In a particularly informative chapter, McAtackney treats official and nonofficial documentation as an archaeological resource that can be dissected to offer insight into perspectives on, and experiences in, Long Kesh/Maze. Making innovative use of recently opened official files, McAtackney provides details on the preservation and destruction of certain files, tensions between the Northern Irish and British governments, the sense of control (or lack of it) that prison staff had over the recalcitrant prisoners under their charge and shifting official emphases as the course of the Troubles unravelled. McAtackney contrasts this resource with prisoner communications (or 'comms'). These consist of scraps of paper containing notes smuggled out of the prison, scribblings on cigarette papers, artwork, and commentary on the emotional experiences of the imprisoned.

In a subsequent chapter, McAtackney examines the confiscated artefacts still extant from Long Kesh/Maze, focusing on their function as an element of subversion within the prison, used by prisoners to protest and challenge the authoritarian ethos of the institution. At Long Kesh/Maze, meal trays were transformed into spades, metal furniture fixings into weapons and bunk beds into ladders. This allowed tunnels to be built, prison officers to be attacked and escapes to be plotted. This analysis is followed by examination of the buildings constructed at Long Kesh/Maze and their role in structuring prisoner experiences throughout the conflict. A further chapter explores the landscape of Long Kesh/Maze, positing that the remote rural location of the site formed part of a broader tradition in Ireland of depositing highly politicised prisoners in places firmly out of direct public view. McAtackney uses oral history interviews conducted on-site (with both prisoners and staff) to highlight the multifaceted nature of interactions between the landscape of Long Kesh/Maze and those imprisoned or working there. In a concluding chapter, McAtackney addresses issues relating to the 'dark heritage' of historic prisons. Matters relating to the retention or destruction of particular buildings at Long Kesh/ Maze remain inherently complex, given their multifaceted political and cultural meanings in Northern Ireland. In response, McAtackney provides a thoughtful discussion of the problems inherent in preserving and displaying iconic artefacts including the bed that Bobby Sands starved himself to death upon.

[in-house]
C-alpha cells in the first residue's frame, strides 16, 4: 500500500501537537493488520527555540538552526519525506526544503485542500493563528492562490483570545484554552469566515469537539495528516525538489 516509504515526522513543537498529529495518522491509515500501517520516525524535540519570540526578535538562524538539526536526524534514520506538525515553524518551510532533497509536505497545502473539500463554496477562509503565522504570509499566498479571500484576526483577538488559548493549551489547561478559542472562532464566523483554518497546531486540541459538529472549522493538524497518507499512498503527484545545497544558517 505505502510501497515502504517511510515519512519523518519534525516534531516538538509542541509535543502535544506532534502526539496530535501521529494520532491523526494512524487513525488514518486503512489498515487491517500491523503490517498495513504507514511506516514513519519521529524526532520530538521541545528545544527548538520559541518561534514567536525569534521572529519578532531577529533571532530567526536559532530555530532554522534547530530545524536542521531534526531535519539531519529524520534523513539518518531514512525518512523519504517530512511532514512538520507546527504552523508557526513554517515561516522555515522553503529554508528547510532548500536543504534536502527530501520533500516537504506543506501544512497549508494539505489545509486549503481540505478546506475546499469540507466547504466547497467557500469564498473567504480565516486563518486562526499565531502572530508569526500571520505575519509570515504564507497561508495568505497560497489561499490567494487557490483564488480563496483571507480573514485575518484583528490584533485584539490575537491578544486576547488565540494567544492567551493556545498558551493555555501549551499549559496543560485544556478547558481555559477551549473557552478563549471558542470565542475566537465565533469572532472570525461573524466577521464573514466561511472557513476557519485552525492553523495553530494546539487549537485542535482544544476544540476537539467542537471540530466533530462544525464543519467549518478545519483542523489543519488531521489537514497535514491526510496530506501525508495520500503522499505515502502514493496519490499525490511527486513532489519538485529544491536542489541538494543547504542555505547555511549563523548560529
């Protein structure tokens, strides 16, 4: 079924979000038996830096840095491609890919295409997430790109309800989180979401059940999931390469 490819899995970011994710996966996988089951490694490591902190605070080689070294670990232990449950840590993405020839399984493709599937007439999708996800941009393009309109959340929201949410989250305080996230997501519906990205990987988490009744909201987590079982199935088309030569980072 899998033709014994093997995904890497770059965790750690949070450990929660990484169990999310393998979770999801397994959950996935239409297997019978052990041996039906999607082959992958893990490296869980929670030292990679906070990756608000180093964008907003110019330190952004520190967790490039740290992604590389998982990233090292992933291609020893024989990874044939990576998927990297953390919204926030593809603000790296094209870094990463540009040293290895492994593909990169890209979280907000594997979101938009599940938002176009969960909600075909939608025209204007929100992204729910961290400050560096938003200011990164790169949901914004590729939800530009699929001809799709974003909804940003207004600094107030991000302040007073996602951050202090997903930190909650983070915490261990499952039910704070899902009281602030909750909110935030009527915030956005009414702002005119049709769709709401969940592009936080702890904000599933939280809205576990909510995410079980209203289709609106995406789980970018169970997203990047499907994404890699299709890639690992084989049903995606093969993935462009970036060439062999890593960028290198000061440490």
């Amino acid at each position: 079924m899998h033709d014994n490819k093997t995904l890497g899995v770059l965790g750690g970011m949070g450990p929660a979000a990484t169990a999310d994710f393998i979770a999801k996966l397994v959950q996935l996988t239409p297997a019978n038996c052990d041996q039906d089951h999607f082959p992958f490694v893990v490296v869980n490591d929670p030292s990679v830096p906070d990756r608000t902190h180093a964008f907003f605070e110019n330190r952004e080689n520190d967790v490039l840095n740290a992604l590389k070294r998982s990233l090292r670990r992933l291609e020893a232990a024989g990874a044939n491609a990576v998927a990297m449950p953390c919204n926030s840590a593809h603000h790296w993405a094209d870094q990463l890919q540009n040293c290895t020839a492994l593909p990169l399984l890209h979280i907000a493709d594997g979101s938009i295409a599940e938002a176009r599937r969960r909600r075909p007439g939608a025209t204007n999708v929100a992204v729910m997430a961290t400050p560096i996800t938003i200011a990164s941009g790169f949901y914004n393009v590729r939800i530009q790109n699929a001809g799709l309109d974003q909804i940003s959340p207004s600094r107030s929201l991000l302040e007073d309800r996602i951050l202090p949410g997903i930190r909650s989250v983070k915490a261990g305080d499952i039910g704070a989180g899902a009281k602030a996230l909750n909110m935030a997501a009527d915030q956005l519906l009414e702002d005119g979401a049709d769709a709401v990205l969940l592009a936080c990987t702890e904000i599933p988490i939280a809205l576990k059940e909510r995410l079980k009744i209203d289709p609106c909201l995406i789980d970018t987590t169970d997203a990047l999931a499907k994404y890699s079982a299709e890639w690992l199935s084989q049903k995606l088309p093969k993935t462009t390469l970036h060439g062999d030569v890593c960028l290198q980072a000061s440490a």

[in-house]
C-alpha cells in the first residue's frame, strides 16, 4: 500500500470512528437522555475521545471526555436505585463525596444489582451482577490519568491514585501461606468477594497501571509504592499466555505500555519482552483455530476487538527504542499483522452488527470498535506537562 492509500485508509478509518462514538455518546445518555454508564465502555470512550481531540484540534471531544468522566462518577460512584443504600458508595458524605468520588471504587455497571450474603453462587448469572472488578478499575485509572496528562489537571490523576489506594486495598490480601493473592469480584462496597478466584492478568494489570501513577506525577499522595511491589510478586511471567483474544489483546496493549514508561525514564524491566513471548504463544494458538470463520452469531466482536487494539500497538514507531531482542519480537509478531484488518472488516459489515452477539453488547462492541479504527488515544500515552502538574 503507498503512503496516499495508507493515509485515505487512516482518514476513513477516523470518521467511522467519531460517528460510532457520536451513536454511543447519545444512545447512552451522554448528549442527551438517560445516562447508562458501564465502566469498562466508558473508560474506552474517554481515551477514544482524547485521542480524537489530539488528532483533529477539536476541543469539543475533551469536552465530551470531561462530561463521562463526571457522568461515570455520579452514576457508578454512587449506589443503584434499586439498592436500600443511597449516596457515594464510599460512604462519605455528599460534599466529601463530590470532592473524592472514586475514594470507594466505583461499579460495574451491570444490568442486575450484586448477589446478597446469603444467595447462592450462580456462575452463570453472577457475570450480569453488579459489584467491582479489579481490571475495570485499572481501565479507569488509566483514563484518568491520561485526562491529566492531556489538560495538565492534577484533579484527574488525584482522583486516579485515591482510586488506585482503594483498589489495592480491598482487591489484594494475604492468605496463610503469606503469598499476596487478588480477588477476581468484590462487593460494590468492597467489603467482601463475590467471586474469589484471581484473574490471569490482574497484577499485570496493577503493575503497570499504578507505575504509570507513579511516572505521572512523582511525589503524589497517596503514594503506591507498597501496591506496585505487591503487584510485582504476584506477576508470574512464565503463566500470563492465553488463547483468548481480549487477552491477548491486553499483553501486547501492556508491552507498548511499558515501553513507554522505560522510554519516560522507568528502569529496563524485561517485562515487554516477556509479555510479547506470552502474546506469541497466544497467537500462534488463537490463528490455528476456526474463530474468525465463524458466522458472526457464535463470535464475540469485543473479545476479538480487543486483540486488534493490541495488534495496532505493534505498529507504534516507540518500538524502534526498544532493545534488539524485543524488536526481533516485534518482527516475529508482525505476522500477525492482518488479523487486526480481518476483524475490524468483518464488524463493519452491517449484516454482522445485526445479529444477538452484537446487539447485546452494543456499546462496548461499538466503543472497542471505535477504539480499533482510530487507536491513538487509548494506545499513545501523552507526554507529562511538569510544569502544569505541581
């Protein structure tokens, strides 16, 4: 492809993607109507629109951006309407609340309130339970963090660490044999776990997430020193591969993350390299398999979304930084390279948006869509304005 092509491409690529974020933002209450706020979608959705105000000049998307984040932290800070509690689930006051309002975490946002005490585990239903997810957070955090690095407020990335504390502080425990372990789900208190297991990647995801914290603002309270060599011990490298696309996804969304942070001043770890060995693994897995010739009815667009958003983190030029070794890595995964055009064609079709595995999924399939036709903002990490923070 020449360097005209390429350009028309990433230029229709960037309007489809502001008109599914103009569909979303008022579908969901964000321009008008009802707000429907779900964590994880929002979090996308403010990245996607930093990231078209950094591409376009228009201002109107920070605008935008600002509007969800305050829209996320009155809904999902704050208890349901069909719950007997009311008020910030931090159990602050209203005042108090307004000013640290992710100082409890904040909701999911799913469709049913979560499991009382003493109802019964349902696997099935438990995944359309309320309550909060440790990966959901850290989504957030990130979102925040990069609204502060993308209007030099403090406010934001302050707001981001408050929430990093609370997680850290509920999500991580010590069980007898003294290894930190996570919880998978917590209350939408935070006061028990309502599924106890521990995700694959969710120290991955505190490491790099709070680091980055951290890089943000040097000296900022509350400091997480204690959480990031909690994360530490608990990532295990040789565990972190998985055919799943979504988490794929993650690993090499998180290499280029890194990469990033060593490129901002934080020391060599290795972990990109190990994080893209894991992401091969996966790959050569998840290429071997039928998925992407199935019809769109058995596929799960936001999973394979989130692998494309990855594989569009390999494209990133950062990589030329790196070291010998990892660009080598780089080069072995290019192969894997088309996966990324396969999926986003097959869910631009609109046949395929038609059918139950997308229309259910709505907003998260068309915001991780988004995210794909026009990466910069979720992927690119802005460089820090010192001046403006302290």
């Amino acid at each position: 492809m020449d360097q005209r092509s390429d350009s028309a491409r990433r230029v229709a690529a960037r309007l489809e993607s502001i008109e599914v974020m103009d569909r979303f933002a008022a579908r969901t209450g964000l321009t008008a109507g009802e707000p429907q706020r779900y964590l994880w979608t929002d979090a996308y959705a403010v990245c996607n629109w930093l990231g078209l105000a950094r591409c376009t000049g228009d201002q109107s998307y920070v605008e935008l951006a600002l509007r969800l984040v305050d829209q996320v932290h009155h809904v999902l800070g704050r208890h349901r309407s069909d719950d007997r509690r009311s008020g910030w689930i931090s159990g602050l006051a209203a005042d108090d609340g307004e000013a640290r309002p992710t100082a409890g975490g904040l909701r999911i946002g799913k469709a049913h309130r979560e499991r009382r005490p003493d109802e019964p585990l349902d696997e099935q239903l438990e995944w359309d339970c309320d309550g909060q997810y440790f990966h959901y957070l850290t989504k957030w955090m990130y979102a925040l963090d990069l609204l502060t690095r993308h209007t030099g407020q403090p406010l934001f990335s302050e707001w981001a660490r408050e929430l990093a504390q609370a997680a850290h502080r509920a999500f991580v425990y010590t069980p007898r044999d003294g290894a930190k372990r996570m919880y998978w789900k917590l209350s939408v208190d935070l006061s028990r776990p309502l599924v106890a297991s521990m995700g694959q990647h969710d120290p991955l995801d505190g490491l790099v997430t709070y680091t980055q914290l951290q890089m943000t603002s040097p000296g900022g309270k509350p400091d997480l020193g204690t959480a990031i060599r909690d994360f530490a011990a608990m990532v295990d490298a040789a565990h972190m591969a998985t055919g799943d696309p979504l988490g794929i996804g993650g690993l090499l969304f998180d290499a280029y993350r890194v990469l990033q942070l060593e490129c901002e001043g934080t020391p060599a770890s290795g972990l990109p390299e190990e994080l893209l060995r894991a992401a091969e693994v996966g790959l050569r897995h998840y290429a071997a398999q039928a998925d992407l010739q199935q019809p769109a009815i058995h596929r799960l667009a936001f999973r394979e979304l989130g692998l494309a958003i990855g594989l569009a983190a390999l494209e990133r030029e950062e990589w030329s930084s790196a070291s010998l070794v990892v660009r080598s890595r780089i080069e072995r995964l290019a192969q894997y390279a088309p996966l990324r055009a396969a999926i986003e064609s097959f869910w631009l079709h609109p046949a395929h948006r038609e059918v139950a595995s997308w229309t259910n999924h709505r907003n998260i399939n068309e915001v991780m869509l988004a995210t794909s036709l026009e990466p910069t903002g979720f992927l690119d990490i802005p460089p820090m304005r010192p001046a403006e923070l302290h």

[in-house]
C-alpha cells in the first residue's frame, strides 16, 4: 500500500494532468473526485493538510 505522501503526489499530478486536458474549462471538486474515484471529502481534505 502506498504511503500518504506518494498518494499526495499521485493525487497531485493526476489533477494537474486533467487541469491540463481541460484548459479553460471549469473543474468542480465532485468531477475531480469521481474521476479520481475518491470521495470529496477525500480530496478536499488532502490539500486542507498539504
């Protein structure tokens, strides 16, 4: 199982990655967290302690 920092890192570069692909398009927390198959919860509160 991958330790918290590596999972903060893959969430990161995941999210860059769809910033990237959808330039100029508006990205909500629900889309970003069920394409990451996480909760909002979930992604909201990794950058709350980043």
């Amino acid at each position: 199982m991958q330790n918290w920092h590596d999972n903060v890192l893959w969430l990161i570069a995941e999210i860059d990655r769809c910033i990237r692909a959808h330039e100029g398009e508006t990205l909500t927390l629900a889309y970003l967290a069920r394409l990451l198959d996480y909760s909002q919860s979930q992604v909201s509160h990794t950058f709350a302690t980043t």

Laura McAtackney's An Archaeology of the Troubles provides a creative, provocative and emotive interpretation of the Northern Irish Troubles that successfully expands upon traditional historiographical approaches to add new insight into a conflict that had a profound regional, national and international impact. Her study is meticulously researched, innovatively presented and thoughtfully written. It provides an important contribution to literature on Northern Irish politics, the prison and archaeology.

Ian Miller

Centre for the History of Medicine in Ireland, University of Ulster
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Author:Miller, Ian
Publication:Irish Economic and Social History
Article Type:Book review
Date:Dec 1, 2014